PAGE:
At first I found the old world names hard to remember and I had a tough time keeping the wizards and thief characters straight. With each new story (each chapter is a story) I found myself more curious about these characters though. By the final tale, I was fully vested and was sad it was done. Raffalon is kind of hard to care about but by the end I was rooting for him.
I read this with Audible so I have to say that the narration was great at setting the tone of the characters. The very old English accent went far to bring to me the picture of muddy streets filled with beggars, thieves and homeless urchins.
Even though the book cover does not beg reading, for me, after finishing this book, it feels just right for the kind of stories “9 Tales of Raffalon” are about.
I think that people who like stories along the lines of A Tale Of Two Cities would find this read very entertaining.
All in all, I enjoyed this book and would be pleased to read another story of Raffalon just to see what he’s up to next!
I could relate to the hostess in many ways. All Char wanted was to have an enjoyable Thanksgiving with her family and friends. Hosting a large dinner, especially one with the expectations set upon it like Thanksgiving, is always stressful, but when you add in a werewolf attack, that takes things to a whole other level.
There were some deeply dysfunctional characters who I had a hard time liking. That makes the story more realistic because every family or gathering has people who are just unlikeable. There were even a few characters who I hoped would get eaten by the werewolf and found it deeply satisfying when they did get eaten! I really enjoyed how the family could set aside petty squabbles and work together in the face of trauma.
I think I would have enjoyed the book a bit more if it had been scary. It was definitely tense, at times, but it never really achieved the fright I’d anticipated from its “horror” label. Still, the book was solidly entertaining and there were a few scenes that really made me laugh.
I very much empathized with the bewilderment of the protagonist, Carla Thompson, as she realized she’d died in her sleep and the confusion she felt meeting people who were in a similar situation. When Carla realized her new role in the afterlife was as a Dream walker, I thought she handled it (and everything else) rather well. I couldn’t imagine being told I have a job to do after my death, but she fully embraced her new role. I’m not saying that she didn’t whine about it a little, but who wouldn’t?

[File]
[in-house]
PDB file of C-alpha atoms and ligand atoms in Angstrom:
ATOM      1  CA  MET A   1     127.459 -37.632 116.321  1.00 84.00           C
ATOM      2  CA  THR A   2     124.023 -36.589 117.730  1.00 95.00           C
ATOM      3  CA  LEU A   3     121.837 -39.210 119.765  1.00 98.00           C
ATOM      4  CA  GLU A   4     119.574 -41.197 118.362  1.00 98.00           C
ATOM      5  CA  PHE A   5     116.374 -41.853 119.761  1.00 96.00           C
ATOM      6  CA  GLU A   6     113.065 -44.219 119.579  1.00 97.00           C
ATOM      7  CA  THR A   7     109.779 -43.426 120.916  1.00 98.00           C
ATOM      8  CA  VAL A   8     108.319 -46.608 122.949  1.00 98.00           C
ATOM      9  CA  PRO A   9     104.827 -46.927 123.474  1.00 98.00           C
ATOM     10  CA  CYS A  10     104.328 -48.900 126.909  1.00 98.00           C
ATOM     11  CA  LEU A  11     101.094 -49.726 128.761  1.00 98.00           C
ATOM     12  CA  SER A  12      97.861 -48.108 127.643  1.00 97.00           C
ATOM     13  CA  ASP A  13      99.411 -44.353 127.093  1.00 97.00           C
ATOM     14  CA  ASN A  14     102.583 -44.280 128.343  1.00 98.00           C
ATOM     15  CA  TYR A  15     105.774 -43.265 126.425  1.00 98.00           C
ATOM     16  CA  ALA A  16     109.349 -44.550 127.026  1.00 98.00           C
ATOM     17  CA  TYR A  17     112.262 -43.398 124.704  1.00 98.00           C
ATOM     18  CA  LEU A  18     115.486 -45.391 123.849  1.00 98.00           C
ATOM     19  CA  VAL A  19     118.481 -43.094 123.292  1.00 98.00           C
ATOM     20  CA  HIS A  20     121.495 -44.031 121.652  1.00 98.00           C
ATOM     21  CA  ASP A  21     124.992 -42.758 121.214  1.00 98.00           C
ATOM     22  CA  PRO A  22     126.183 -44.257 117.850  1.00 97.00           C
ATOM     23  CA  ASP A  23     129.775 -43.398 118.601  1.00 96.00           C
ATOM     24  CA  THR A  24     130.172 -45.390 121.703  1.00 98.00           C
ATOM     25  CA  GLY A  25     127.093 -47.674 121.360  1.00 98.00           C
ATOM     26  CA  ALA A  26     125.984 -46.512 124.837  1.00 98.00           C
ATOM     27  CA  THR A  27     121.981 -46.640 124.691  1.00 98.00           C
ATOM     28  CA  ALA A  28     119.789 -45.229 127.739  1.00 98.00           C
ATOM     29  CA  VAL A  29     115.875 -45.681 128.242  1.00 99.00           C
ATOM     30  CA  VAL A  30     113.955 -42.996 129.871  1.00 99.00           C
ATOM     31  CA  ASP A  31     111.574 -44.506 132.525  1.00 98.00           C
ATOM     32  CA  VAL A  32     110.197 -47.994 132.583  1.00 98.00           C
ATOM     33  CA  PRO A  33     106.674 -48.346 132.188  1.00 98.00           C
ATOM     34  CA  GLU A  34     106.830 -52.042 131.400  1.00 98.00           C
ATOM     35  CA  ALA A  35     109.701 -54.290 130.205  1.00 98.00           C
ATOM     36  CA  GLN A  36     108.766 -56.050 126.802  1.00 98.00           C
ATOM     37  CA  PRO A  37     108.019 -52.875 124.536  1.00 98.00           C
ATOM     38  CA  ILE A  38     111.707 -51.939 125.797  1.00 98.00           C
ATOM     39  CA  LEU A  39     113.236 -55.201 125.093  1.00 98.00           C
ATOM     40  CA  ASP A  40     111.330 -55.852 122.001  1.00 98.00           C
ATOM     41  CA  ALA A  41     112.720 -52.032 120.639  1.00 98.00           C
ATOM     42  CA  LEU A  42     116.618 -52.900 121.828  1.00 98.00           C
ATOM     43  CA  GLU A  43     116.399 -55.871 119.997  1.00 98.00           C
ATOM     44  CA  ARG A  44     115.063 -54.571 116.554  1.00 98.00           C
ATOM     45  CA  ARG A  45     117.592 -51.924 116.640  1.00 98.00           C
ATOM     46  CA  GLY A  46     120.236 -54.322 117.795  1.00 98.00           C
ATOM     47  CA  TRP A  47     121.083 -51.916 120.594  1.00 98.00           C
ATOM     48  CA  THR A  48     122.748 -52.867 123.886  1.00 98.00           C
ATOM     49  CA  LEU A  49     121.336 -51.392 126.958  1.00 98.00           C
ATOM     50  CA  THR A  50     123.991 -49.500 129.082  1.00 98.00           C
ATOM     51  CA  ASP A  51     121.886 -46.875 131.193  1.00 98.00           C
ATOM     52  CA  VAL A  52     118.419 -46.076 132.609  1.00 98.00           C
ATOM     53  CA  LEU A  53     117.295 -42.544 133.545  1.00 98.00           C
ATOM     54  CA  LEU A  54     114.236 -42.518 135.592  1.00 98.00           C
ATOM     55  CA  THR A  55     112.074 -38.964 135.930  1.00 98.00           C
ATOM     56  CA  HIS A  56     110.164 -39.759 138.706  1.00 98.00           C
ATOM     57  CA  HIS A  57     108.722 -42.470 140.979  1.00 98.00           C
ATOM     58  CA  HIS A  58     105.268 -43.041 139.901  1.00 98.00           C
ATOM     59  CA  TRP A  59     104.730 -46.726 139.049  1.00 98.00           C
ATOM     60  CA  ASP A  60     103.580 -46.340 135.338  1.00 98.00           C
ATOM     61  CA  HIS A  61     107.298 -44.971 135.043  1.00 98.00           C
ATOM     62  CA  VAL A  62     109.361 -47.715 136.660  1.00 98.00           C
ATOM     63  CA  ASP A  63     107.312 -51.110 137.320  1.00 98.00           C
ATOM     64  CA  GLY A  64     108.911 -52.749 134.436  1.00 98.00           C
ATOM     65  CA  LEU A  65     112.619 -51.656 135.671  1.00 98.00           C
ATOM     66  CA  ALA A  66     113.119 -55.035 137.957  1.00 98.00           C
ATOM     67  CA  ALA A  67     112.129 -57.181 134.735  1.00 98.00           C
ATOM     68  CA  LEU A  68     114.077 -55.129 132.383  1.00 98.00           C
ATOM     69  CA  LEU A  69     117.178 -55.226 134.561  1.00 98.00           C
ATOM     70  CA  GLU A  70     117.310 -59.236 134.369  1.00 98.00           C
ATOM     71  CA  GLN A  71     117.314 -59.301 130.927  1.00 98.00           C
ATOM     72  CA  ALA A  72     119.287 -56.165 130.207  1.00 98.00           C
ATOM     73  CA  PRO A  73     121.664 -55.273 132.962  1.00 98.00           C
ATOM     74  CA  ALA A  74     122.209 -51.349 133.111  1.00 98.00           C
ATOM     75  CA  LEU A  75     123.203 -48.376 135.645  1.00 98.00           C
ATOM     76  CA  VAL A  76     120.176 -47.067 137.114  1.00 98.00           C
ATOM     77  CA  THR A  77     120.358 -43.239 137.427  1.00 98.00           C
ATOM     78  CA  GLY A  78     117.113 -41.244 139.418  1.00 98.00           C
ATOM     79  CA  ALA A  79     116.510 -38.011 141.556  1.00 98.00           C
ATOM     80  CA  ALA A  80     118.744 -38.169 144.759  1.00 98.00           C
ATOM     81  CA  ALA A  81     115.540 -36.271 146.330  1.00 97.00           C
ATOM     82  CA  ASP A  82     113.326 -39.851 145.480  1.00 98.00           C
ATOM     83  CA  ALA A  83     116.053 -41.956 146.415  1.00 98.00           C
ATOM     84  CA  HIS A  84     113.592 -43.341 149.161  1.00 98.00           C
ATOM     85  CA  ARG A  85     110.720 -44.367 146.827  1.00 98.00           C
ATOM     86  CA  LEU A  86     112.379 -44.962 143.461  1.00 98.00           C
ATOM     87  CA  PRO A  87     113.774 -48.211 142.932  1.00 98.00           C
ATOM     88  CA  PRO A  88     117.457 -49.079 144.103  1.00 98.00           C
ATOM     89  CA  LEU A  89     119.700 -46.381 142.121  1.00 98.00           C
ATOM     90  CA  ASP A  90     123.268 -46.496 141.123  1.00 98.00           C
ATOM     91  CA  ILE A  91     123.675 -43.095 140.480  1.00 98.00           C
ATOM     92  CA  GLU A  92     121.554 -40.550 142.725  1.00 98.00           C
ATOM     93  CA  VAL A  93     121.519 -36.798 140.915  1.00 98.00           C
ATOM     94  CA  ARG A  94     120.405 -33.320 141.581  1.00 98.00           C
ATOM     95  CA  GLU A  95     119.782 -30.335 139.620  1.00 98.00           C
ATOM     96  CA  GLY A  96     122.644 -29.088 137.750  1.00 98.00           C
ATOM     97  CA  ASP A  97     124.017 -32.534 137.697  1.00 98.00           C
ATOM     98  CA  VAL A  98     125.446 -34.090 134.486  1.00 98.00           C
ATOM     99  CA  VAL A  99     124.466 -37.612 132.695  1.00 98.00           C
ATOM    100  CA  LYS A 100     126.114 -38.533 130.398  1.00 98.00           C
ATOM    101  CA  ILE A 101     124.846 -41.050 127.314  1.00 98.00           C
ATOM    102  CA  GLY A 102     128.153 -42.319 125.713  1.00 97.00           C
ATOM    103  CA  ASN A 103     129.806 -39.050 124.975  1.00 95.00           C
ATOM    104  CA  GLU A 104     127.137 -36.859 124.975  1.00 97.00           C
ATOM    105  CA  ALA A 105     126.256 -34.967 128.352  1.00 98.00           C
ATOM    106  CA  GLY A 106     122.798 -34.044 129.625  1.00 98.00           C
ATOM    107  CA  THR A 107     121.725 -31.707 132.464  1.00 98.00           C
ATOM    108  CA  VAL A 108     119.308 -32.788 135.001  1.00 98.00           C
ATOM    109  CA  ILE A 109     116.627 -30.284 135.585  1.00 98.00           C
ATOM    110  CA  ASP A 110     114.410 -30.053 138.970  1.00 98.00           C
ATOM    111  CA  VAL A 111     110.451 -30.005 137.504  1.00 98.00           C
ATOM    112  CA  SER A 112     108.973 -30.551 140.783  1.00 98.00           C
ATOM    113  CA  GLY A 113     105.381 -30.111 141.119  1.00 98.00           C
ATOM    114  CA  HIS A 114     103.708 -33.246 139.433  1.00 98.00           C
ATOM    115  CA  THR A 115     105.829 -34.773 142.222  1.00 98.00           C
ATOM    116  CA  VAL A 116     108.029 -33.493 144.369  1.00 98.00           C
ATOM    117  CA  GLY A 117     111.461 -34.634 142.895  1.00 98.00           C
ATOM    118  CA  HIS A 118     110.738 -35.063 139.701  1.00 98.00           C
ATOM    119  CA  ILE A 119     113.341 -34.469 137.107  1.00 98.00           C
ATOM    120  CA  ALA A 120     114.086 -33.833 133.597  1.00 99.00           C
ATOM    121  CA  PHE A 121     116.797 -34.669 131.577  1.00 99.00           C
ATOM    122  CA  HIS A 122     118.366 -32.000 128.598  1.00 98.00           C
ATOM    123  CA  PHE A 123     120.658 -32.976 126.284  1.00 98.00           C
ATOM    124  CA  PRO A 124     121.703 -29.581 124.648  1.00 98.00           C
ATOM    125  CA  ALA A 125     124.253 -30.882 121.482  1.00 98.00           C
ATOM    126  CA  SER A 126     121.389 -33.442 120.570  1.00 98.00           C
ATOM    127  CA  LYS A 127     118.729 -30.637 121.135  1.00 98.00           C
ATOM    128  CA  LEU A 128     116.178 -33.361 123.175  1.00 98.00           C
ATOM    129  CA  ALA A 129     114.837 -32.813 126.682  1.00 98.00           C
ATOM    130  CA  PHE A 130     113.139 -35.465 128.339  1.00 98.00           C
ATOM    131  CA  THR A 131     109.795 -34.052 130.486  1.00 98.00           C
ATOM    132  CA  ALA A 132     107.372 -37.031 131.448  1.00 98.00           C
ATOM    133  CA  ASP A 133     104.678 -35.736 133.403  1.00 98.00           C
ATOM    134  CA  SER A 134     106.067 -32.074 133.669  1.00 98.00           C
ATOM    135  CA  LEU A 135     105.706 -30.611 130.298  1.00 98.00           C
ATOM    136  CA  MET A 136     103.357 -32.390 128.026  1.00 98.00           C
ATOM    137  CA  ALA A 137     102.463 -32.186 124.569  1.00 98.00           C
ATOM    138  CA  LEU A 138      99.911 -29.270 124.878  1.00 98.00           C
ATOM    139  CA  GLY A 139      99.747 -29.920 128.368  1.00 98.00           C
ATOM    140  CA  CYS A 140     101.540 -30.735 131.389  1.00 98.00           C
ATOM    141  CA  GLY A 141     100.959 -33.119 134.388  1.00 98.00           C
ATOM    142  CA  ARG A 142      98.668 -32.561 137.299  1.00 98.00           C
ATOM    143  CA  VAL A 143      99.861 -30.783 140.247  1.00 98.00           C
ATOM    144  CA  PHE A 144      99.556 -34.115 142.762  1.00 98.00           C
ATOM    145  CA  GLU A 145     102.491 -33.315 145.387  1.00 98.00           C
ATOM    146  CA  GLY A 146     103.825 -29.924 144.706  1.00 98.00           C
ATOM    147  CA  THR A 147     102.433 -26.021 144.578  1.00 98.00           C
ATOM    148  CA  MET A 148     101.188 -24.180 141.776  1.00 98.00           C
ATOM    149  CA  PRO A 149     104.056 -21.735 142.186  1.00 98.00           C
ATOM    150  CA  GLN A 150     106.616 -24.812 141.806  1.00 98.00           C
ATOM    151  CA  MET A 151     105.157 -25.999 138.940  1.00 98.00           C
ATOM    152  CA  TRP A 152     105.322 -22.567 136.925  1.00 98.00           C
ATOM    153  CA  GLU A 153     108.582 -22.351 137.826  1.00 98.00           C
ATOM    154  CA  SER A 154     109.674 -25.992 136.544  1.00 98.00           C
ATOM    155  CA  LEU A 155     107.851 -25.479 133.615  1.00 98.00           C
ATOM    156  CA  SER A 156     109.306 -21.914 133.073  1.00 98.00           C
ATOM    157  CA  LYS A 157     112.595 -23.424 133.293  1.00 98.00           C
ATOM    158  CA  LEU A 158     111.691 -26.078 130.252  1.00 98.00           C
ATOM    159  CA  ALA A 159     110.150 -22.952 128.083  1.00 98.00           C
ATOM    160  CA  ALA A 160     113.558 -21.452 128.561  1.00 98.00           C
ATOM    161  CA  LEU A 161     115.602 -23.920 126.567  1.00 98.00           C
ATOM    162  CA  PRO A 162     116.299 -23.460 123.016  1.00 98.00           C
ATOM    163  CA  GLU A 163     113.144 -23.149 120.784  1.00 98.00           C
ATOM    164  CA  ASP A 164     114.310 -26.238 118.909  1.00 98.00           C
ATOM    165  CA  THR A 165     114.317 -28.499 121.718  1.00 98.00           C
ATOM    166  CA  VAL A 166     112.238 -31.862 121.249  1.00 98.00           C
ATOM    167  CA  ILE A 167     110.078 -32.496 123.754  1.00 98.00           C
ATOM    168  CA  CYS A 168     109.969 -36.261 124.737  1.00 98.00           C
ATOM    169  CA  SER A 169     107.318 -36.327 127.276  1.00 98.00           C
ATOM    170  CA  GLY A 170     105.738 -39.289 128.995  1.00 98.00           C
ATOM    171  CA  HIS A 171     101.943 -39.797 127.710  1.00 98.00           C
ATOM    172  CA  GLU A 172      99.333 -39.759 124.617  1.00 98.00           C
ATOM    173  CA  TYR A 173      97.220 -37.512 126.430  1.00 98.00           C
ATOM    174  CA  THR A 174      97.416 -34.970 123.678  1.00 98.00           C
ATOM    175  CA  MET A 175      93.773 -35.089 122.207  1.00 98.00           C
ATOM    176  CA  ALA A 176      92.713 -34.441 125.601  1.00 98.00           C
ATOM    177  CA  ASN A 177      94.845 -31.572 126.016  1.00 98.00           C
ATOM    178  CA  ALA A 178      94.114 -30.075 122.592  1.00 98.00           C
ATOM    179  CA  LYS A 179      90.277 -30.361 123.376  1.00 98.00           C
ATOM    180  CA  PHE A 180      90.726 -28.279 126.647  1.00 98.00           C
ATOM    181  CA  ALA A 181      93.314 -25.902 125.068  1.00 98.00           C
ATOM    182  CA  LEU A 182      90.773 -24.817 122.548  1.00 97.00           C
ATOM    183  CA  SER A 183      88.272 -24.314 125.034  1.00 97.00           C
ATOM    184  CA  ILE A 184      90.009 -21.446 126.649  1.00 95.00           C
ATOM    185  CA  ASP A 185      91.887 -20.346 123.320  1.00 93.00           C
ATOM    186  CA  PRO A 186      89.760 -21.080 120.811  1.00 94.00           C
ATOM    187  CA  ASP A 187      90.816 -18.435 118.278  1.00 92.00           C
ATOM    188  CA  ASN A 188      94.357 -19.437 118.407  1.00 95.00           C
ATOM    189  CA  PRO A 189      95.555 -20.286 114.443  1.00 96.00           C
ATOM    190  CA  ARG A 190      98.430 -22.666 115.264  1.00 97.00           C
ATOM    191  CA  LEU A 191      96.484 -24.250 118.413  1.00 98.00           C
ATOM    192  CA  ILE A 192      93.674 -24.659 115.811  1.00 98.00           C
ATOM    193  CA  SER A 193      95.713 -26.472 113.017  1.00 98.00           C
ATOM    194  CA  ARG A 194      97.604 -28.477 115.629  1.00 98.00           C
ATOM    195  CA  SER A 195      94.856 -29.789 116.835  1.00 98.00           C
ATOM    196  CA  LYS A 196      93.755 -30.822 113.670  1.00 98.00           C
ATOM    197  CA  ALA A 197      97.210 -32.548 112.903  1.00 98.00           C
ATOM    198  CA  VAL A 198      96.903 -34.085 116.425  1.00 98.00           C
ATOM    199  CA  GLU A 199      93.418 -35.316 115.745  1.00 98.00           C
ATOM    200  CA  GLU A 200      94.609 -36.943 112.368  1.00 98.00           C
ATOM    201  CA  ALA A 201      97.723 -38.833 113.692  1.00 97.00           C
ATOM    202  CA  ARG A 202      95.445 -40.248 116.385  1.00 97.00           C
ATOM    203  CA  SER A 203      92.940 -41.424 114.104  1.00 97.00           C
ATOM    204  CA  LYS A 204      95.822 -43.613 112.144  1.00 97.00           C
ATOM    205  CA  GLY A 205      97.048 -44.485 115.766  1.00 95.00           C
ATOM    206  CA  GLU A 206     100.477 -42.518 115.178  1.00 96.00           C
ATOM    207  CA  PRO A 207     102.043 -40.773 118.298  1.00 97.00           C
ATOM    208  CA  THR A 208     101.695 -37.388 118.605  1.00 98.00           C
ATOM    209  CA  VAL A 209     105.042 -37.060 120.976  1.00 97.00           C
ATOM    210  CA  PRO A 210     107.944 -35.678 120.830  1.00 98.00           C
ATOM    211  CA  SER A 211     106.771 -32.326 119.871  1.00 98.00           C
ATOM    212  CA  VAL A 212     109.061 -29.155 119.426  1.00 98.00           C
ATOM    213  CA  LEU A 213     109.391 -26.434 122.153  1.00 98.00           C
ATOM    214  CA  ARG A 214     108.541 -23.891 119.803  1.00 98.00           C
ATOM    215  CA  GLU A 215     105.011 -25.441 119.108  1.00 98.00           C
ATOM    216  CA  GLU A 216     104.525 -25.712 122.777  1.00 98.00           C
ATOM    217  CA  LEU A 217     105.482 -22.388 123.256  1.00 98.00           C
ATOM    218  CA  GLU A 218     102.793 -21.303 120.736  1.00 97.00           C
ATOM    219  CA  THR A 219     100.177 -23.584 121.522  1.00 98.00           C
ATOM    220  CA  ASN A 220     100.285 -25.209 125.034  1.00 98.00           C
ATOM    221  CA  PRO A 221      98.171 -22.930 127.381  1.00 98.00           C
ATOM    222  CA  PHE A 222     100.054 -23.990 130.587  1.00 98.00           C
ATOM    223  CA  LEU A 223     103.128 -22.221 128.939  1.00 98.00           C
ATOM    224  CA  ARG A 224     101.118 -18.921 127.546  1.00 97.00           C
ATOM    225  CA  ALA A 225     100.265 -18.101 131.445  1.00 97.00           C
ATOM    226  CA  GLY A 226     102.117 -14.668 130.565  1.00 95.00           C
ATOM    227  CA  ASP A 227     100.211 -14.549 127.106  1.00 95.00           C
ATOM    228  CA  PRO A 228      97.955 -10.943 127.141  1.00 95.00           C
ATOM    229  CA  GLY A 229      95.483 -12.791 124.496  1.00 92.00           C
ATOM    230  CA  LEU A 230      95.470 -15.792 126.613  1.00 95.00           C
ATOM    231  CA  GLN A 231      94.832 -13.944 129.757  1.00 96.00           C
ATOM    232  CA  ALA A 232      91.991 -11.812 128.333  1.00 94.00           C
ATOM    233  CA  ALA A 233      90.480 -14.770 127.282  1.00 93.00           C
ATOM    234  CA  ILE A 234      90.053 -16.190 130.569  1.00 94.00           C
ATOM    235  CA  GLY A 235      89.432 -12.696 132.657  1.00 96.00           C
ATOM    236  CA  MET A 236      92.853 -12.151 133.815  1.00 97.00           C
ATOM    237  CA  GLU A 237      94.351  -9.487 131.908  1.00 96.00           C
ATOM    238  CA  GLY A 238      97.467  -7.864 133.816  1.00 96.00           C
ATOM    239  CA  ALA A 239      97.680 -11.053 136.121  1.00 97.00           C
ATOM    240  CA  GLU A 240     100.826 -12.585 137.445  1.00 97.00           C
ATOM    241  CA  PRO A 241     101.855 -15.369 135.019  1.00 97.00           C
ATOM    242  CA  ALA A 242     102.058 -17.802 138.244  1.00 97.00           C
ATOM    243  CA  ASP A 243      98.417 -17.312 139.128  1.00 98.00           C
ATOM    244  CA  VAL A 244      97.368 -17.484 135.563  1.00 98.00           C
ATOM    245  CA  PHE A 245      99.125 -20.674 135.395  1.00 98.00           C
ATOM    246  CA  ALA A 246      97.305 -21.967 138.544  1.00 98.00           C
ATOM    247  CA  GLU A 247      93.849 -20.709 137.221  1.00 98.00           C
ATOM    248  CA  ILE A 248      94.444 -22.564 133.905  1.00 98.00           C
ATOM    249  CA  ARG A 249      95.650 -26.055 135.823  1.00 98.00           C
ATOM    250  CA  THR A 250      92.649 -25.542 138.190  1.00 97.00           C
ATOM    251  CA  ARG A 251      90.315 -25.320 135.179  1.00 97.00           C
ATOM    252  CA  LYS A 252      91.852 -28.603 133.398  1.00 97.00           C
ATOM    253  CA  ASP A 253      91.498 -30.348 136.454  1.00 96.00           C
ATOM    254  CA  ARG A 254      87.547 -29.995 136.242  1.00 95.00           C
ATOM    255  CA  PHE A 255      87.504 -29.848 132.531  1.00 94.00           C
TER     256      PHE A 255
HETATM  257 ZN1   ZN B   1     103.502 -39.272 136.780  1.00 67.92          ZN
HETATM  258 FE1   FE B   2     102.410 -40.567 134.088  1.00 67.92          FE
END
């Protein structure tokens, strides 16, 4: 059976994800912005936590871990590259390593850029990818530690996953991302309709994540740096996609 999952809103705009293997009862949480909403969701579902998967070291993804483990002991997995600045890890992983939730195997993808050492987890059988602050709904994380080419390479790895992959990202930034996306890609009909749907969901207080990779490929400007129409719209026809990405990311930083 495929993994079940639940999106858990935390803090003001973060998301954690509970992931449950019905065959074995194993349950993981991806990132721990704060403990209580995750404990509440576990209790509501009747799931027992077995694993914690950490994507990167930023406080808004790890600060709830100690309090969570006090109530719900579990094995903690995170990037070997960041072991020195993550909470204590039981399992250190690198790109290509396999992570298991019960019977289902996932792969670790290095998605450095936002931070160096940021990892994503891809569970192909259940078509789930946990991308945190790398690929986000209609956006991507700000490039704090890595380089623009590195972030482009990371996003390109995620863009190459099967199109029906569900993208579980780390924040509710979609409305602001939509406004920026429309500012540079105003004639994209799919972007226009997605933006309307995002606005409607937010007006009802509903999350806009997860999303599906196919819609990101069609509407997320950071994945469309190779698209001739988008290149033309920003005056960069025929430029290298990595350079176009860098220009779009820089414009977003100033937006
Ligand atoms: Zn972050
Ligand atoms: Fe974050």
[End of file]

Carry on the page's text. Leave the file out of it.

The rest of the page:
The characters Carla met were dynamic, and each one was completely unique, dealing with their lot in life differently. They all kept me wanting more, but a particular favorite was the protagonist’s interactions with Brunel. The author did a great job capturing the essence and repute of Hemmingway. Just when I’d think he had no redeeming qualities, he’d say something that made him more personable.
One thing I enjoyed about Suspension was that your beliefs, as far as if there is an afterlife or what it entails, won’t really affect your enjoyment of the story. Whether or not you believe in an afterlife, the storyline will be relatable and make sense.
There were a few places where the story seemed to drag. The flow in those parts kept pulling me from the story and is the reason I didn’t rate Suspension higher. However, I do recommend reading it. I, also, plan to read the next book in the series because Suspension left a lot of unanswered questions and I’d really like to learn more about Carla’s family history as Dream walkers not to mention Brunel’s connection to her family line.